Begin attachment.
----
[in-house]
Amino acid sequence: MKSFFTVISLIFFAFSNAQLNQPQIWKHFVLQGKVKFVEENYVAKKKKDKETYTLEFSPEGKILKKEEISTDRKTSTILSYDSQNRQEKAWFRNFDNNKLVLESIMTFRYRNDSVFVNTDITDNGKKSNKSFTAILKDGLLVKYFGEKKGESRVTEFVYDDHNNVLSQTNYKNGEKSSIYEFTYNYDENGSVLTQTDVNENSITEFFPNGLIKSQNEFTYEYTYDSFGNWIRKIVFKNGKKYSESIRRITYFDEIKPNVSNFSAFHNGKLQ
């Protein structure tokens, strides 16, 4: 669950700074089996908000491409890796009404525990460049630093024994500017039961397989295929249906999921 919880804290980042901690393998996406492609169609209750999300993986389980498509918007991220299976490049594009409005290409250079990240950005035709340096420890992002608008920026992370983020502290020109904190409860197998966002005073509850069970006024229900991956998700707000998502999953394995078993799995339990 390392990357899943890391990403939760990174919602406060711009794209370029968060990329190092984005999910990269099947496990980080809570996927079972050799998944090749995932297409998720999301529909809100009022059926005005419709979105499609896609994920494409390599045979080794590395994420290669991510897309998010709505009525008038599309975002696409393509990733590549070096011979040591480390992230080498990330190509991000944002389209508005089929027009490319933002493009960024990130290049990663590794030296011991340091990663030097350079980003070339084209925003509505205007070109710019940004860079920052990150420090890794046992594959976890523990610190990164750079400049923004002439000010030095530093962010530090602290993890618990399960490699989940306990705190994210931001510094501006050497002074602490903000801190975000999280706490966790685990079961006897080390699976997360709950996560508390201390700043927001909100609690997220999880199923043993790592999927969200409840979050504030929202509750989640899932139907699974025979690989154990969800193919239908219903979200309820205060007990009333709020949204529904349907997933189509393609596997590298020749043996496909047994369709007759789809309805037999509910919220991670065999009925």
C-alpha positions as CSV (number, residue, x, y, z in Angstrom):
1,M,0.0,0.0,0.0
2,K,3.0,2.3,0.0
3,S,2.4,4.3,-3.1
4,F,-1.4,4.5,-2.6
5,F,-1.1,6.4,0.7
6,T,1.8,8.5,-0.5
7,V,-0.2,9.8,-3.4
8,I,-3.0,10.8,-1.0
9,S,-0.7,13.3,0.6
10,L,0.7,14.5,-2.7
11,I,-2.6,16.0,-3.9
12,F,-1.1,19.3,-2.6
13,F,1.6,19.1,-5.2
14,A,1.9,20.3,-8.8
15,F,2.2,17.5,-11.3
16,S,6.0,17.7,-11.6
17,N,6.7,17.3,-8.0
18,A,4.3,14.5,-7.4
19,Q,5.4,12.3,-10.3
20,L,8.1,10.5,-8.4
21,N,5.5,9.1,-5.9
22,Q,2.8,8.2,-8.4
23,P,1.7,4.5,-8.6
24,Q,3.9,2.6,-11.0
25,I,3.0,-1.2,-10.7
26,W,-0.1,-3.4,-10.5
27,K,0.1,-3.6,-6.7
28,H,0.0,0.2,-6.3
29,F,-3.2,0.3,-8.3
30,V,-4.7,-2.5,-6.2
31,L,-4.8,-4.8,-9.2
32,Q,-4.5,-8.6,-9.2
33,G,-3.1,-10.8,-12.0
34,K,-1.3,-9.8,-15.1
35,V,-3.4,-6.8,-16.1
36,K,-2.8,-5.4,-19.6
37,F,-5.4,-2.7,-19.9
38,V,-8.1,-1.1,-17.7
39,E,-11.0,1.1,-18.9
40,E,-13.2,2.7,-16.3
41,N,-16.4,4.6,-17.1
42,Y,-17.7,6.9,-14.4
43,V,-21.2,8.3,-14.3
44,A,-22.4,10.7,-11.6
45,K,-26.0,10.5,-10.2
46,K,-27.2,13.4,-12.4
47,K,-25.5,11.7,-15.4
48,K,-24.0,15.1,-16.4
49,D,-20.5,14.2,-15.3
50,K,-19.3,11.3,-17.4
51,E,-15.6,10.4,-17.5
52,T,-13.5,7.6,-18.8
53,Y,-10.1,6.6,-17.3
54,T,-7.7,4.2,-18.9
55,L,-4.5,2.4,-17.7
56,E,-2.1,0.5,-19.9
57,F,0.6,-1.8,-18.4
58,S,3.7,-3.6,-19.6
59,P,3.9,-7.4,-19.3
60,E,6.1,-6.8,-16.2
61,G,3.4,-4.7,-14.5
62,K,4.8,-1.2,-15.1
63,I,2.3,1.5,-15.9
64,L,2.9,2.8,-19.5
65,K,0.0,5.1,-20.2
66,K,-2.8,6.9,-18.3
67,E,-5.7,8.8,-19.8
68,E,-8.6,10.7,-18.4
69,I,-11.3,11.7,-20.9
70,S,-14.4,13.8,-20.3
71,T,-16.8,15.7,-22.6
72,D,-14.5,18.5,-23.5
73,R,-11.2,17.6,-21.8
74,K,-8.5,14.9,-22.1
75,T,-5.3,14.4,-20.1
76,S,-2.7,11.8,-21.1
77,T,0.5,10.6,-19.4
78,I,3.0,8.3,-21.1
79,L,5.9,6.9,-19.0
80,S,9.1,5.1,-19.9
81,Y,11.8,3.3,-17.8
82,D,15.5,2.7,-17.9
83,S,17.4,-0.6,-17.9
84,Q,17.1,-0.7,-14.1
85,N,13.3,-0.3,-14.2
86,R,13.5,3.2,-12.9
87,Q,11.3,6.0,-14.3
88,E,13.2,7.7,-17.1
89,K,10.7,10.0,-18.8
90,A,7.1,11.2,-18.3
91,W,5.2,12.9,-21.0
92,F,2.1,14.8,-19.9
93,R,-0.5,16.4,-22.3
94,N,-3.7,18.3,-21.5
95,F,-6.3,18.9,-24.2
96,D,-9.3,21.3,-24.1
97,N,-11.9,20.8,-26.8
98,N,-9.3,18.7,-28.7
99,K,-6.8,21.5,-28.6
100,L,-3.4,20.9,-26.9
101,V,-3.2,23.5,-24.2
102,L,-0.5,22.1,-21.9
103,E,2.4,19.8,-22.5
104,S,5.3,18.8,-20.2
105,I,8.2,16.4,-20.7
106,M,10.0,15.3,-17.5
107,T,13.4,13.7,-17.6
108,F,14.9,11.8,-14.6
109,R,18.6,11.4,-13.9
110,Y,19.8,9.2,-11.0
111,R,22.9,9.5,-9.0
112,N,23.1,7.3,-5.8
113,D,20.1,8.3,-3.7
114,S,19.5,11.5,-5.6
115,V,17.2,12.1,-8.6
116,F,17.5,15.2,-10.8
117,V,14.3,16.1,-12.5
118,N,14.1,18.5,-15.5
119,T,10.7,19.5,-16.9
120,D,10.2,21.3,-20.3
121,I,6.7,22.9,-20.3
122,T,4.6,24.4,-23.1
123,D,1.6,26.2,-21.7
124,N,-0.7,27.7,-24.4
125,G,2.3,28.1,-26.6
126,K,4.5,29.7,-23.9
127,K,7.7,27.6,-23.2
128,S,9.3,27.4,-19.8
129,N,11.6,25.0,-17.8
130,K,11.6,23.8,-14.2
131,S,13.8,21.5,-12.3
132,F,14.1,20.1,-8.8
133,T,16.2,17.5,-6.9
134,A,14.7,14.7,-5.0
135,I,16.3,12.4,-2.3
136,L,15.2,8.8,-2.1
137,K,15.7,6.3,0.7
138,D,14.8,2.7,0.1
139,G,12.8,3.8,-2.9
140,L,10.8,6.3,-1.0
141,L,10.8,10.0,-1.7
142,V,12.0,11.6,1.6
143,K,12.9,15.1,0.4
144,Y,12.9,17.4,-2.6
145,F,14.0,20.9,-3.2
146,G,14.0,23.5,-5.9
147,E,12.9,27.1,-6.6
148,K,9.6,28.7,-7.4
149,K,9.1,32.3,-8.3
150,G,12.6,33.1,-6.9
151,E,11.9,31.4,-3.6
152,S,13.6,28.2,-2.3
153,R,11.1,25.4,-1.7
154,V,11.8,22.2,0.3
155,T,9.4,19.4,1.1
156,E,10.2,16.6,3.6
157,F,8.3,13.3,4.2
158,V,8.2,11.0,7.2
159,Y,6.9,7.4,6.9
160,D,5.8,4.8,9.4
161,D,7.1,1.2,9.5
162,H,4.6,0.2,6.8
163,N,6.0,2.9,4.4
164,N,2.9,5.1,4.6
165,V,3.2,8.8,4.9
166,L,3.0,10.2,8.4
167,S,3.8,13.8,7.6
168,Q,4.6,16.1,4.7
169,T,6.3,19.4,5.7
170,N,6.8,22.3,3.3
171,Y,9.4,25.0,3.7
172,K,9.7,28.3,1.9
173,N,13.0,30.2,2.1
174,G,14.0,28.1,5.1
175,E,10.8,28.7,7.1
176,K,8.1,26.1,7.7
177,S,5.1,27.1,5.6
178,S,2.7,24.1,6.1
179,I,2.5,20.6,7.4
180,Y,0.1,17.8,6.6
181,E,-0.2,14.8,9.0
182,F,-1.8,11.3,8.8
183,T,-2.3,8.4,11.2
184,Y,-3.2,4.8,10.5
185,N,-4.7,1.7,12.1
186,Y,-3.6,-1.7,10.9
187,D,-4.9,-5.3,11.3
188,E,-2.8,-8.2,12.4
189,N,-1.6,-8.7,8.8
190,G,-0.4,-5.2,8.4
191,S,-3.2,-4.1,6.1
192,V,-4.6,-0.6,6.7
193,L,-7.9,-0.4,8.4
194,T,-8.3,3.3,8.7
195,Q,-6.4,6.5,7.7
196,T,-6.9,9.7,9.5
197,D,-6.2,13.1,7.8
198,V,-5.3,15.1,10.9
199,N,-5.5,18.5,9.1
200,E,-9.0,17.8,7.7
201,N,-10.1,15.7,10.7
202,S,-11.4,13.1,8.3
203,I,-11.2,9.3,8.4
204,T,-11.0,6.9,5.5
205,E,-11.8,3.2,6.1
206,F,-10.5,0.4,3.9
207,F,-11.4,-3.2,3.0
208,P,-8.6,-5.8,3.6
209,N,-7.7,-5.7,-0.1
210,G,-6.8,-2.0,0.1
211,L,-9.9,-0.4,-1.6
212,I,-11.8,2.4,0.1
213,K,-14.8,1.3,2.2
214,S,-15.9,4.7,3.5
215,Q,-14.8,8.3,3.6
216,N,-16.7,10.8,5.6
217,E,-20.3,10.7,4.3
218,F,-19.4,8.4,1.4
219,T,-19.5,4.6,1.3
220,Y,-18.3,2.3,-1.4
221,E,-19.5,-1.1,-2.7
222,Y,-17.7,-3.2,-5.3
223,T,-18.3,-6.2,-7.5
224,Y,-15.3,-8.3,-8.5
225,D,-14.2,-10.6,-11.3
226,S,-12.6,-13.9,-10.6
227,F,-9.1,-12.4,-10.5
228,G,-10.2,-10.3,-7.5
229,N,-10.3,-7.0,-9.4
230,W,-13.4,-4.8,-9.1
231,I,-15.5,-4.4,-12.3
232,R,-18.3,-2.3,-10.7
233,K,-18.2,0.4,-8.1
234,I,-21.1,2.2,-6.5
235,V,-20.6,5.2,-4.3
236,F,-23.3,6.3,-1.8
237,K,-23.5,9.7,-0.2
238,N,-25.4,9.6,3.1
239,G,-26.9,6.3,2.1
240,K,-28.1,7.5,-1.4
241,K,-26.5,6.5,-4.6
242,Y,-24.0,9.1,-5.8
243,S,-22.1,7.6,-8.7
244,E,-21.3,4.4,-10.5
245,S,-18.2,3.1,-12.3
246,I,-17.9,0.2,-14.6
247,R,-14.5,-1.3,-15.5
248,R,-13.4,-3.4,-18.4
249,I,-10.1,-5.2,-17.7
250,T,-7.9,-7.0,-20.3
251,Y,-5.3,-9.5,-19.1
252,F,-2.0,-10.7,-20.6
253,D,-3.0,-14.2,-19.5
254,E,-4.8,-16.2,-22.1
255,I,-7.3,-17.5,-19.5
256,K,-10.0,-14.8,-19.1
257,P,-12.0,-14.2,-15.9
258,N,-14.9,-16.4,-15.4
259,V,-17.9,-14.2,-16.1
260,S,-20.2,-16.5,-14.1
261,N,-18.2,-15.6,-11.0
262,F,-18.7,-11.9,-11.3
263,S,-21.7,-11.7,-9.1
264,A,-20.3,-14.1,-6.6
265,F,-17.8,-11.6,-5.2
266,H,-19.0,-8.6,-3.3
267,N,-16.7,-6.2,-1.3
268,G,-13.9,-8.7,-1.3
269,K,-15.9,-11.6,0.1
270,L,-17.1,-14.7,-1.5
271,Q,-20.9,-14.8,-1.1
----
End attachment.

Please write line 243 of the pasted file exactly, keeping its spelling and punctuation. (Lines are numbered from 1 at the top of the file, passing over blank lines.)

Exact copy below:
239,G,-26.9,6.3,2.1